“I would look you in the eye if I wanted to, Daddy. I just don’t want to look you in the eye,” says Mike (Gary McKeehan) in the opening moments of The Brood. He’s speaking in character—as an experimental, more expressive version of himself—to Dr. Hal Raglan (Oliver Reed), a radical psychiatrist who goads the patients at his woodsy Somafree Institute to work through their domestic damage until it literally surfaces on their bodies in some mutant form of emotional apoptosis. Mike’s tremulous defense triggers Raglan’s gender-normative taunting while assuming the role of the tormented man’s father: “Maybe it would’ve been better for you to have been called Michelle. Then you could’ve been Daddy’s little girl.”
As summary opening statements go, you could scarcely find one riper than this. At their best, David Cronenberg’s early-period body-horror films tease out the tension between abstract psychological traumas and their matter-of-fact physical manifestations. Initially, owing to Cronenberg’s willingness to push the flesh-and-vein envelope, it’s the latter that resonates most strongly. But eventually one realizes that, in these early films, Cronenberg just doesn’t want to look you in the eye.
In the case of the transitional The Brood, undoubtedly his best from this period and also the most troubling, it’s not incredibly difficult to see what Cronenberg was sublimating within metaphor, and why. The 1979 film was notably birthed amid the writer-director’s own ugly divorce and custody battle, and he justified his repellant creation immortally by comparing it to that year’s zeitgeist-tapping, future Oscar-winning blockbuster: “The Brood is my version of Kramer vs. Kramer, only more realistic.” After seeing the film, you can practically taste the blood in his mouth reading that quote.
At the center of the film is the power struggle between Nola (a fearlessly feline Samantha Eggar) and Frank (Art Hindle), and the effects of their severance upon their shell-shocked little girl, Candy (Cindy Hinds). Nola herself comes from a broken home, and claims in private sessions with Raglan that she was abused by her father while her mother stood by and did nothing. Her only reason for marrying Frank, he surmises, was in vain hopes that some of his sanity would rub off on her.
At the same time, Frank finds bruises and scratches on her daughter’s back and is convinced that Nola is thrashing the poor girl during her weekend visitations at Somafree. (Critics who’ve been swift to accuse Cronenberg of misogyny ought to take a second look at Frank’s reaction. Though palpably concerned for his daughter’s well-being, he’s more focused on using Candy’s lesions as more ammo in his mission to take down Nola.) Remarkably, their acrimony reaches a fever pitch without the two ever sharing screen space together until the gloves-off climax. Absence doesn’t always make the heart grow fonder.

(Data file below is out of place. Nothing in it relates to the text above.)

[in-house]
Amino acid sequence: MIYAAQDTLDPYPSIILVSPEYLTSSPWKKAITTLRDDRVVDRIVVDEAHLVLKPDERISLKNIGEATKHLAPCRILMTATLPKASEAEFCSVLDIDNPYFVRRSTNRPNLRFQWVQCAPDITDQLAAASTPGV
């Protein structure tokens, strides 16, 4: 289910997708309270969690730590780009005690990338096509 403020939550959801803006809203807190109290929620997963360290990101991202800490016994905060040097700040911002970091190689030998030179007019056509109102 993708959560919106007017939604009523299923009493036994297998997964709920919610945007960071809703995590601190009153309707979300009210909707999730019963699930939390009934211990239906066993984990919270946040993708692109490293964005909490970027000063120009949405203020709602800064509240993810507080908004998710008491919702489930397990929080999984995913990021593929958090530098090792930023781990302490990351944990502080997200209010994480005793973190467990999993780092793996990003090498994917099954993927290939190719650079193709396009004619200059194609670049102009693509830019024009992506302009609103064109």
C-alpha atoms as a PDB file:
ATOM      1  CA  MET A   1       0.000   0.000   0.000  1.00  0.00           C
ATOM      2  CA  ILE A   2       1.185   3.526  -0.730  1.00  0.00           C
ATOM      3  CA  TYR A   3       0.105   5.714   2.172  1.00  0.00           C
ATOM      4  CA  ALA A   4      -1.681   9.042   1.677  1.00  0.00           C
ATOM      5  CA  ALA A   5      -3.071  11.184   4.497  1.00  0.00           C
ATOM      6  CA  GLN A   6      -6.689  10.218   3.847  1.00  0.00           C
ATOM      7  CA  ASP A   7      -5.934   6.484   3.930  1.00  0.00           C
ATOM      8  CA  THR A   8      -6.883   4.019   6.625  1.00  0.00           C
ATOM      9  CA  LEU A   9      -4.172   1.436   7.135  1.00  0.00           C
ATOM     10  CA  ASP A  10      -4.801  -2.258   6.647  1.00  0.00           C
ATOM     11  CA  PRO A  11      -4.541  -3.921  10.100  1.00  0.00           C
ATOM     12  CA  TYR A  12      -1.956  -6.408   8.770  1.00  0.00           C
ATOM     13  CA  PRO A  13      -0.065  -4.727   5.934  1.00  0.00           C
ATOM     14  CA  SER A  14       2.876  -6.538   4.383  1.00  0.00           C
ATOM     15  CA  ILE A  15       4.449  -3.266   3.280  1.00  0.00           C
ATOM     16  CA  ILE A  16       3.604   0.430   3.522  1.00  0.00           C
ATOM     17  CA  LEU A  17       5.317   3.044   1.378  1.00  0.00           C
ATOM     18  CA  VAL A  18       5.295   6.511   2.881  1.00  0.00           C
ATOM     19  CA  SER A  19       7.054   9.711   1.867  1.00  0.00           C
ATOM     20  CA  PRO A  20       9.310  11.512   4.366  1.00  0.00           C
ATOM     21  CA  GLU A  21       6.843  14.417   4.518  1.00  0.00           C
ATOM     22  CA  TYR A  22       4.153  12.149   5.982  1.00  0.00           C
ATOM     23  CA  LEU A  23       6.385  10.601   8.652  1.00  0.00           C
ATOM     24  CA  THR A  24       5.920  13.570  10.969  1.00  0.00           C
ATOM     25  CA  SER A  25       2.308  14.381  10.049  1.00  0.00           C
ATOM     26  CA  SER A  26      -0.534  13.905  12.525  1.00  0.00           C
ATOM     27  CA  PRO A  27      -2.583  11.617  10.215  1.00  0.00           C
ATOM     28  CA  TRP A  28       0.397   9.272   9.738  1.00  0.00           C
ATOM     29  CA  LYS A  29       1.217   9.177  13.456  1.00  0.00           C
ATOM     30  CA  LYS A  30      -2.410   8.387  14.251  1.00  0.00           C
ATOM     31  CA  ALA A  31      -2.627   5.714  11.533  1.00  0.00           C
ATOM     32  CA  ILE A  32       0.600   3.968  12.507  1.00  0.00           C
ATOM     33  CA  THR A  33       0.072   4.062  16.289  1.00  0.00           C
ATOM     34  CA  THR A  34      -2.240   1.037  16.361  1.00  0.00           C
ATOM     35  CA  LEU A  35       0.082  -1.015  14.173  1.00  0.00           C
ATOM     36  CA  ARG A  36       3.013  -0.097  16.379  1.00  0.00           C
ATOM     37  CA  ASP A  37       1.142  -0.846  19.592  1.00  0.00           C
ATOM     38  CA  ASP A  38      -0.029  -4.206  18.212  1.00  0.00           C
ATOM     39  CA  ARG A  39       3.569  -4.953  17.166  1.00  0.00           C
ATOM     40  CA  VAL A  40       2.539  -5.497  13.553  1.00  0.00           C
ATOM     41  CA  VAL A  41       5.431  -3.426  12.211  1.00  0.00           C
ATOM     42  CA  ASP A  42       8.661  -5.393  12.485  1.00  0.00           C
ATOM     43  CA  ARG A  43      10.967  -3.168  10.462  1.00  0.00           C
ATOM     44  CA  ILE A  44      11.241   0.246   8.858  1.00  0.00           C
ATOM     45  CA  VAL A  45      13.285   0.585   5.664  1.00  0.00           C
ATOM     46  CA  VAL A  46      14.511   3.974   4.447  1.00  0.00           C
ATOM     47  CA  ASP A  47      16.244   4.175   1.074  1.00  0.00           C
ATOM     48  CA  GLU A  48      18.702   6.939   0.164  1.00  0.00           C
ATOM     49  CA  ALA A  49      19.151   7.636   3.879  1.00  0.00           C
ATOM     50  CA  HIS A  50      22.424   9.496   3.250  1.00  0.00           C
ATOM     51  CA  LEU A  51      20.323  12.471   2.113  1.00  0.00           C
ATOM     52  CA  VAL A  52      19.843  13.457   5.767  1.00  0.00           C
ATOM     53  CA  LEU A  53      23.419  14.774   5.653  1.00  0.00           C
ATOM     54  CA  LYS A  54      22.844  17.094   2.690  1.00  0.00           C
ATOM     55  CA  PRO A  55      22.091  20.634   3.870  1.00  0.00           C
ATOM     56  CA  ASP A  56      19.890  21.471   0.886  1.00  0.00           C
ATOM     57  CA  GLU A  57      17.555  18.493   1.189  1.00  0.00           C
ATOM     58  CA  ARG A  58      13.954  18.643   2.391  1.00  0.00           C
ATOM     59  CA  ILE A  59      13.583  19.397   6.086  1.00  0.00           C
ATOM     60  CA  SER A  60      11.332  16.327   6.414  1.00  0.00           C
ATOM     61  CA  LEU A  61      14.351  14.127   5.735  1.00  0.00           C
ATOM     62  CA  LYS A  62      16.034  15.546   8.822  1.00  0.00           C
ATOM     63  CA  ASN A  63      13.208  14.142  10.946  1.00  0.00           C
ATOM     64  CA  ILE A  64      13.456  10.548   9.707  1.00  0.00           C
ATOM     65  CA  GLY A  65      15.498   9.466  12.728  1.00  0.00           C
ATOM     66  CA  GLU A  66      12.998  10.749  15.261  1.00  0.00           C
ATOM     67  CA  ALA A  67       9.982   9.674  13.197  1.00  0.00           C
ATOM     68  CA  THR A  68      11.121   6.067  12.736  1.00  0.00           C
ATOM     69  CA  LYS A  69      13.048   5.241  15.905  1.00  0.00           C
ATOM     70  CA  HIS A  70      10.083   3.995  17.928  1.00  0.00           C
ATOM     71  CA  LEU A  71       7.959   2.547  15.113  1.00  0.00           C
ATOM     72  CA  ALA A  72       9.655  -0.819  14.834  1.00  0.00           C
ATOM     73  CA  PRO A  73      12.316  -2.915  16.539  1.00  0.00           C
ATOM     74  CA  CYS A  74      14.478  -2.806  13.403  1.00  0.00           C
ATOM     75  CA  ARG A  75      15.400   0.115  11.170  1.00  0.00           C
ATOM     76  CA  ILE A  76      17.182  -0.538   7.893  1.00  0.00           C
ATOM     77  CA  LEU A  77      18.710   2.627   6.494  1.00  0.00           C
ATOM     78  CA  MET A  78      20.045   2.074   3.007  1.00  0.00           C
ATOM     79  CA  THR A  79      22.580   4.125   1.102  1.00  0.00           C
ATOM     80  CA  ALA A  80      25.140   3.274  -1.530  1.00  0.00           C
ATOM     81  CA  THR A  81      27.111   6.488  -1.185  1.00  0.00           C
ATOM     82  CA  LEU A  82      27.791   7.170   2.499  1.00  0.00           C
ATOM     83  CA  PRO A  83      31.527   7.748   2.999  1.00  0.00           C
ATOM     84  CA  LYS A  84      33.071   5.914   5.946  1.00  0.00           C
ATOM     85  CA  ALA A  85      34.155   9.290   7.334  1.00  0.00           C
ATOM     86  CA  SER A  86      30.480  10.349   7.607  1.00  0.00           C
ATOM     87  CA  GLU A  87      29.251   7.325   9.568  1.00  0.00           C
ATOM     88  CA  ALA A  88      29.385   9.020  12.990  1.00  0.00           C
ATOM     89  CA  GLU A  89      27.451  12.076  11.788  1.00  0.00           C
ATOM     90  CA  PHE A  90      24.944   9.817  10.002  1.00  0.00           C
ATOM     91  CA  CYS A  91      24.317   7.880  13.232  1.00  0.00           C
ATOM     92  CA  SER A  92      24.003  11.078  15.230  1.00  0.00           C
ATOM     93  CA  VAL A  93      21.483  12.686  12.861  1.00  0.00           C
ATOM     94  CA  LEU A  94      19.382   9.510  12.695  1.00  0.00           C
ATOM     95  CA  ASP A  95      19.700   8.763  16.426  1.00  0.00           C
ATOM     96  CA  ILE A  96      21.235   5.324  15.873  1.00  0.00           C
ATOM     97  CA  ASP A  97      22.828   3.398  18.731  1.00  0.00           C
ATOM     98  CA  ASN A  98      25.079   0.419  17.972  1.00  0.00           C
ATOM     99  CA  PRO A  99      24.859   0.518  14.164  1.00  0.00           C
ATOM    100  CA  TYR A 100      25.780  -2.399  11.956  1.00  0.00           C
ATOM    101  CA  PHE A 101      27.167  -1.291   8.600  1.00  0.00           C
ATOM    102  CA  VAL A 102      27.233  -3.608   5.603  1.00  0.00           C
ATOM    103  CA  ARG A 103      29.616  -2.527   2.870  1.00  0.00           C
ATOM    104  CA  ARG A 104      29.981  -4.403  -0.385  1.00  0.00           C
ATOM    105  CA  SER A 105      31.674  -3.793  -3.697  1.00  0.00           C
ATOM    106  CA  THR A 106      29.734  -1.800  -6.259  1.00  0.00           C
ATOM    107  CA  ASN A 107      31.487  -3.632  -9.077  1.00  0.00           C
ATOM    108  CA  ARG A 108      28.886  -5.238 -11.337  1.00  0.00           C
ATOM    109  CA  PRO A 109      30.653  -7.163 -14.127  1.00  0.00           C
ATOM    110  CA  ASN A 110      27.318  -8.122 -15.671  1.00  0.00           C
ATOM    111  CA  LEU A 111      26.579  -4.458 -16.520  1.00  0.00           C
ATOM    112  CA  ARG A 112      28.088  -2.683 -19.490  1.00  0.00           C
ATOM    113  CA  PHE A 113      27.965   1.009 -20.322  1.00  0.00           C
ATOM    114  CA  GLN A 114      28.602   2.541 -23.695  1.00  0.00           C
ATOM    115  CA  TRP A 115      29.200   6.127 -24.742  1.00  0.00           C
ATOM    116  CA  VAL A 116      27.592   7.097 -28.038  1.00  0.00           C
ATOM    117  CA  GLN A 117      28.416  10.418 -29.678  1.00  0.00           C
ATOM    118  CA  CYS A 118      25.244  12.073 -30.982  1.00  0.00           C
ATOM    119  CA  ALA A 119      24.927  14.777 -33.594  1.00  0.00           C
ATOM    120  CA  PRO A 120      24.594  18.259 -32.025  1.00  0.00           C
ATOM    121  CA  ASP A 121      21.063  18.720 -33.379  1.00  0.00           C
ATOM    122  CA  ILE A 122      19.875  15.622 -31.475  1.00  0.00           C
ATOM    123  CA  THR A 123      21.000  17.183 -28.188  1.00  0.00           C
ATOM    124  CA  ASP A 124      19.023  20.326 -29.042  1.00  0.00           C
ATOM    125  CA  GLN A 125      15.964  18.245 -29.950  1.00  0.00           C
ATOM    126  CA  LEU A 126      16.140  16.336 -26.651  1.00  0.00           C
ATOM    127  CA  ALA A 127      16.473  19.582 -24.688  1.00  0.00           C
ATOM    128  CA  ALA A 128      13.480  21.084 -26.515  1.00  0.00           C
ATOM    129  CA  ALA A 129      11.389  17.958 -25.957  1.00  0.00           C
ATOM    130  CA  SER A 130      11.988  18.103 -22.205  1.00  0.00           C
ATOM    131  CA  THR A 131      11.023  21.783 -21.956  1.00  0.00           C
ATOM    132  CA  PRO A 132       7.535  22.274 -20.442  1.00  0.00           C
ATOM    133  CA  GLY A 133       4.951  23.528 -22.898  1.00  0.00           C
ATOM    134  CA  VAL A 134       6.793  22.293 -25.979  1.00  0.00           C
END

Set in deepest Canadian winter, juxtaposing harsh brutalist exteriors against scarcely less inviting cinder-block and wood-panel interiors, The Brood gives off the impression—as most Cronenberg films do—of a neat, clinically surgical procedure, that despite the mealy horror set pieces, its auteur is in supreme command of his communiqué. Nothing could be further from the case, and the results are vital. As diminutive killer homunculi begin targeting everyone close to him, Frank, the director’s bland stand-in, launches a one-man investigation into Raglan’s methods, seeking out unsatisfied customers, all of them men, all of them scarred.
The implication that to confront one’s emotions—as Nola, and implicitly women en toto, very much can—is tantamount to playing with fire clashes spectacularly with the kind of white-rage mindset that could stage a scene as shockingly bonkers as the murder of a preschool teacher in full view of her weeping students. (Frank belatedly covering her mashed visage with a child’s drawing is the bloody cherry on top.) Even Cronenberg himself closes his twisted excoriation of marriage as a polluted procreative transaction despairingly unsure of how the cycle can ever be unbroken.
If there’s a viable couples counselor working to synthesize David Cronenberg’s fragmented argument, it’s composer Howard Shore, who turned in some of his toniest work here. His string-dominant score has shades of Lutosławski’s “Musique Funèbre,” and almost seems to prefigure Stanley Kubrick’s reliance on Ligeti and Penderecki in 1980’s The Shining. Criterion’s uncompressed mono audio track sometimes seems a little hot, but the atmospherics are a good match for the heated domestic atmosphere, and in any case keep Shore’s exemplary work front and center throughout. The image is even finer, with sharp contrast and prominent film grain. Outdoor scenes look hopelessly desolate, and the indoor ones just depressing. The purples really pop in the autopsy sequence midway through. Overall, it’s a fine A/V showing for a not terribly high-gloss film.